Back in June, P.J. Clarke's regulars reacted with sadness and outrage when the restaurant let go its most beloved bartender (and a near-ten-year veteran of the burger spot), Doug Quinn. Back then, he told Robert Simonson that he'd be back with "a real New York saloon," and now it seems plans for that are shaping up. Quinn tells us he's very close to signing a lease on an undisclosed location in midtown east — not far from Clarke's, in fact — and that if things go according to plan, he hopes to open the yet-unnamed restaurant and bar by "end of fall ... or definitely by January 1st."
As for the concept, the barman promises "a real New York saloon. ... As soon as people come in, it's going to become their home. ...There aren't so many New York joints left." Quinn tells us he's passionate about food and cooking, and the dinner menu should reflect that. "It's going to be the kind of place you can eat at three or four times a week," he envisions, saying that he has a few chefs in mind but hasn't nailed anyone down yet.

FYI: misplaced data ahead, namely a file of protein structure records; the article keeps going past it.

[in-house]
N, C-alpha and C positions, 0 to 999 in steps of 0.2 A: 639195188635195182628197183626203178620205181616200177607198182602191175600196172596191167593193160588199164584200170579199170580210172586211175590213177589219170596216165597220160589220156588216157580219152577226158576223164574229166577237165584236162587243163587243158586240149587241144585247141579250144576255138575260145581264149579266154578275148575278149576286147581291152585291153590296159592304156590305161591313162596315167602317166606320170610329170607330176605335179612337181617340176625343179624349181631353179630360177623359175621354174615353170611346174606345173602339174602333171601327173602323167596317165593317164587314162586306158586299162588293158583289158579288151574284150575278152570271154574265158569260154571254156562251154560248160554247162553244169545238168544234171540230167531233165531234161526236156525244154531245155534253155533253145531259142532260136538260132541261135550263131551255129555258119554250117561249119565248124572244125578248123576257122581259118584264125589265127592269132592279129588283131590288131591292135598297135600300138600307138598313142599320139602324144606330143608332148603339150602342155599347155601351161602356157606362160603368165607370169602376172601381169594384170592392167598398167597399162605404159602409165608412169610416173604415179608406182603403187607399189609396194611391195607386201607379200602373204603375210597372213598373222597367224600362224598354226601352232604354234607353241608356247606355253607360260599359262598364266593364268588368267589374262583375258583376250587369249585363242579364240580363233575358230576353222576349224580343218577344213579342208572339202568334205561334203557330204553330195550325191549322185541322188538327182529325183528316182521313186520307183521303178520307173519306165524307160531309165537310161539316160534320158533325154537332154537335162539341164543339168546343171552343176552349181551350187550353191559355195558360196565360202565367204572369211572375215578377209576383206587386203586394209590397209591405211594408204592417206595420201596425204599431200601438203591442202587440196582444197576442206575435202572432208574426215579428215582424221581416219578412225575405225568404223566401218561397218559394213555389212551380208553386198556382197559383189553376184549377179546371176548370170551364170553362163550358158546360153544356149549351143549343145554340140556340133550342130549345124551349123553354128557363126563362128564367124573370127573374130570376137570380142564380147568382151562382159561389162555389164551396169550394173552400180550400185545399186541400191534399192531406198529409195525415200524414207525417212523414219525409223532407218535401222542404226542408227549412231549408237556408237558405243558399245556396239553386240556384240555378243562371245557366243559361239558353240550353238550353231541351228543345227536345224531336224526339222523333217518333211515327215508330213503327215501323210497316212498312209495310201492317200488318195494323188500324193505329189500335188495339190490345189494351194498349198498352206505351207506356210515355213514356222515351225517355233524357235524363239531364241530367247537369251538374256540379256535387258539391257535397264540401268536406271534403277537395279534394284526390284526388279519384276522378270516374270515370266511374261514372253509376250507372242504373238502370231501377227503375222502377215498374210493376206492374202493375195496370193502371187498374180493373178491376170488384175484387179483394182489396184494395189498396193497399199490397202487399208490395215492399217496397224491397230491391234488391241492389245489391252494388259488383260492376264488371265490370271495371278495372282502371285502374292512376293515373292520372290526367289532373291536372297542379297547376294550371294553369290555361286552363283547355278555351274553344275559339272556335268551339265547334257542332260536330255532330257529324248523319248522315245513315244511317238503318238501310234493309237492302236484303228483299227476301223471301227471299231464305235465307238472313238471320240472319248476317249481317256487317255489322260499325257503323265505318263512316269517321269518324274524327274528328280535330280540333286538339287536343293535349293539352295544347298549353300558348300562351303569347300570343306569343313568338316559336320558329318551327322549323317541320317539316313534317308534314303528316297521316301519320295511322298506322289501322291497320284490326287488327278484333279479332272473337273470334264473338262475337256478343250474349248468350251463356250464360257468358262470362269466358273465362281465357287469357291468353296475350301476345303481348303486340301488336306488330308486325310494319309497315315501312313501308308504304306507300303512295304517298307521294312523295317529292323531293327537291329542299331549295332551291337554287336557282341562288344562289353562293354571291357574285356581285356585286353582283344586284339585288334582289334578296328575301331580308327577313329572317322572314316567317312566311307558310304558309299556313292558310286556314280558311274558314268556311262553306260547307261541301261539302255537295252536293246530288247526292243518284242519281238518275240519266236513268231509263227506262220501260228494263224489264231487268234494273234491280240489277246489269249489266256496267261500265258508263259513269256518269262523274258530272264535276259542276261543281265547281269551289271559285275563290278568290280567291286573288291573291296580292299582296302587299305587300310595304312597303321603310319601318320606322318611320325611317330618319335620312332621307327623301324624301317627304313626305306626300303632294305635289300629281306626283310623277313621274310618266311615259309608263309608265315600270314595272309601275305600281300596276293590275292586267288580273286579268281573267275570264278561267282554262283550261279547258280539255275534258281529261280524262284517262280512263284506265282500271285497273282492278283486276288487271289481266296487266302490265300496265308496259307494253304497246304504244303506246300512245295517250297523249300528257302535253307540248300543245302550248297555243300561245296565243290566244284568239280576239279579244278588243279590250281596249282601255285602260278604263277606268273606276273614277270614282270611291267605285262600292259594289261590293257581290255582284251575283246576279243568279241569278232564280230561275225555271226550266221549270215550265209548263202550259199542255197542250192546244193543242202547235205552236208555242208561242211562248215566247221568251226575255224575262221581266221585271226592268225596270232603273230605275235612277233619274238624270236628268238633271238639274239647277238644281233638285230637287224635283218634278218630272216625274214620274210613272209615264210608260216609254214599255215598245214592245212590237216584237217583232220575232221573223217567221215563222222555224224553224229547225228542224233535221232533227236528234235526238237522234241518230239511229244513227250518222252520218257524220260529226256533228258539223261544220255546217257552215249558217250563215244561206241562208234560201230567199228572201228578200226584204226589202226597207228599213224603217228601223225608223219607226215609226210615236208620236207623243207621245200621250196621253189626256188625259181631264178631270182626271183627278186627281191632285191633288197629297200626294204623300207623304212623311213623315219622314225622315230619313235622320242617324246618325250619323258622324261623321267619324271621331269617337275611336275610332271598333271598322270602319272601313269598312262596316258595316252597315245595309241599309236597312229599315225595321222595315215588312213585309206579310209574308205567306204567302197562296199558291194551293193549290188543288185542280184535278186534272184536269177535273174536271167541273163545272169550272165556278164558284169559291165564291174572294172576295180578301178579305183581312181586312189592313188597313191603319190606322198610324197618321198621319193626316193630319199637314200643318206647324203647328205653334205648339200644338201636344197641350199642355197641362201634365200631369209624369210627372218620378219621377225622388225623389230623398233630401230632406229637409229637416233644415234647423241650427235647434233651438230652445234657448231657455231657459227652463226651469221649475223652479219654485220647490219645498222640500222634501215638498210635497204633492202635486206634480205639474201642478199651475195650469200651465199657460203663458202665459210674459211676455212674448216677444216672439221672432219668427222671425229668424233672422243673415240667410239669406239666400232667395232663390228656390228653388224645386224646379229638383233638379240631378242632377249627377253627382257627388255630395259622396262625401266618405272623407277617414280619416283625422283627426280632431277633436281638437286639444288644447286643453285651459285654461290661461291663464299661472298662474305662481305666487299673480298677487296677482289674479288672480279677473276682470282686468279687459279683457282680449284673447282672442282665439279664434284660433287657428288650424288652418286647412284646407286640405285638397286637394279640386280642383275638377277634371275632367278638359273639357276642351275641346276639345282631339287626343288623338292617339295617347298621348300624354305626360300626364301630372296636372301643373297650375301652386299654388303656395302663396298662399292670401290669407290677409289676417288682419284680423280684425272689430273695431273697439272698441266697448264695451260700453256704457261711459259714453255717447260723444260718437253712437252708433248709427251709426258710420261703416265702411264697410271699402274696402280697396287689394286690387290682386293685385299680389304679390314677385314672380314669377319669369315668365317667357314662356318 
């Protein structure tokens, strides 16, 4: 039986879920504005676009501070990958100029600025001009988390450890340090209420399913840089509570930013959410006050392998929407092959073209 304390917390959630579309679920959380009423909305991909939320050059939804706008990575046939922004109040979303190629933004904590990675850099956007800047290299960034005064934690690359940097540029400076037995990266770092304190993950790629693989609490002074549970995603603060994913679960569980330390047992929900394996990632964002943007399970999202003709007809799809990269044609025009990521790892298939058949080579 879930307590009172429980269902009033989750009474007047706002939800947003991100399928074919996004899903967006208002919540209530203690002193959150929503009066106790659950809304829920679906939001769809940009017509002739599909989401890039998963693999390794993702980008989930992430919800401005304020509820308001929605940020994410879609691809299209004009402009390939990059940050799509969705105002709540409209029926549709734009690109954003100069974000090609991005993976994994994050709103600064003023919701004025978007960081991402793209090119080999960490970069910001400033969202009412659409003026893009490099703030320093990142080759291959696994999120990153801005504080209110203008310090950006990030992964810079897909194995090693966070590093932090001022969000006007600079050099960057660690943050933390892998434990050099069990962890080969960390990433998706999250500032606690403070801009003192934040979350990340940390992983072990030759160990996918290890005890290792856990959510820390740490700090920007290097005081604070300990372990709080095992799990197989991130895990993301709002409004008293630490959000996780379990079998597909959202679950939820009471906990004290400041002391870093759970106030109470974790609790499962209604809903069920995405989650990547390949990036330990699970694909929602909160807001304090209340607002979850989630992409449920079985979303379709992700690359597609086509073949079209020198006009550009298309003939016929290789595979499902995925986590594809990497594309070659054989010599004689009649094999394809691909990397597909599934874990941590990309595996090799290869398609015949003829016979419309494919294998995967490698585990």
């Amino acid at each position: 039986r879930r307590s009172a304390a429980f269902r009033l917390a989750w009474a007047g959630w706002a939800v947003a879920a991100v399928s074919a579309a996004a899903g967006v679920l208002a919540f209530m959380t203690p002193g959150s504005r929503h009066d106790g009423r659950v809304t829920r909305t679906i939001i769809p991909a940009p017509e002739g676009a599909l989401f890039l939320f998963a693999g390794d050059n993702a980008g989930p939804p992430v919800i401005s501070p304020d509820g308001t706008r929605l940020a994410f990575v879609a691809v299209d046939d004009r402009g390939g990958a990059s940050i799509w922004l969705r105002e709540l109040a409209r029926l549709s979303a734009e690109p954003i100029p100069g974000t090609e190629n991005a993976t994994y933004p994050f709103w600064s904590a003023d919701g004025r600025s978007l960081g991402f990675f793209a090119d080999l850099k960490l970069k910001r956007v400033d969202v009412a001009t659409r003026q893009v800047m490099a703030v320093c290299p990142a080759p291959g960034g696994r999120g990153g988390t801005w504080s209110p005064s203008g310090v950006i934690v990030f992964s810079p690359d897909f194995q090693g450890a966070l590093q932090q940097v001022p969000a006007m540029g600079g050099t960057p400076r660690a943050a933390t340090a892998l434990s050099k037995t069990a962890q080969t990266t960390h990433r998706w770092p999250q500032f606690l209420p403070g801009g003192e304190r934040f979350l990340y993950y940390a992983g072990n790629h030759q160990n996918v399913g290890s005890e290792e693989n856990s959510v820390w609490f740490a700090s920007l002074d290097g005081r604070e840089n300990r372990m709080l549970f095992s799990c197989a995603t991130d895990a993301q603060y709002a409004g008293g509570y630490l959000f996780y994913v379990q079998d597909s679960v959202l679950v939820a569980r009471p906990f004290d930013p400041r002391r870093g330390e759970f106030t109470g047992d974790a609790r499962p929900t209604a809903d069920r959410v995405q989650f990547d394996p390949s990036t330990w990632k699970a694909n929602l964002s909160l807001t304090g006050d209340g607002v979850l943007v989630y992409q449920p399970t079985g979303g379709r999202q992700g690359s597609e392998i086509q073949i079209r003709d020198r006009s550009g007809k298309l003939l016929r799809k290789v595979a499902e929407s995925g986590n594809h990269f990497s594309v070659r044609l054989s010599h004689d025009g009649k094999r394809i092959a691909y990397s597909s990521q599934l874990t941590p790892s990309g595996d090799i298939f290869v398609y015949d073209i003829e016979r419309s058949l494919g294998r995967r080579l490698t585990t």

At Clarke's, Quinn was best known for his rapport with patrons and ability to anticipate their needs (do read, if you haven't, Frank Bruni's loving profile of the bow-tied bartender from 2010). It's fitting, then, to hear that his own joint will have some "house rules." He explains, "I have a bunch of sayings called 'Quinn's Laws' ... "It's a throwback to saloon culture, where people knew how to behave. (Quinn's firing reportedly had something to do with his admonishing a male patron who was groping women.) Practically, "There very well might be a no-cellphone clause." Lest that conjure images of some of this city's more draconian chefs, rest assured that's not what Quinn has in mind. "Restaurants are ... " he pauses, locating the words, "you're coming to my home. It's really a magical thing."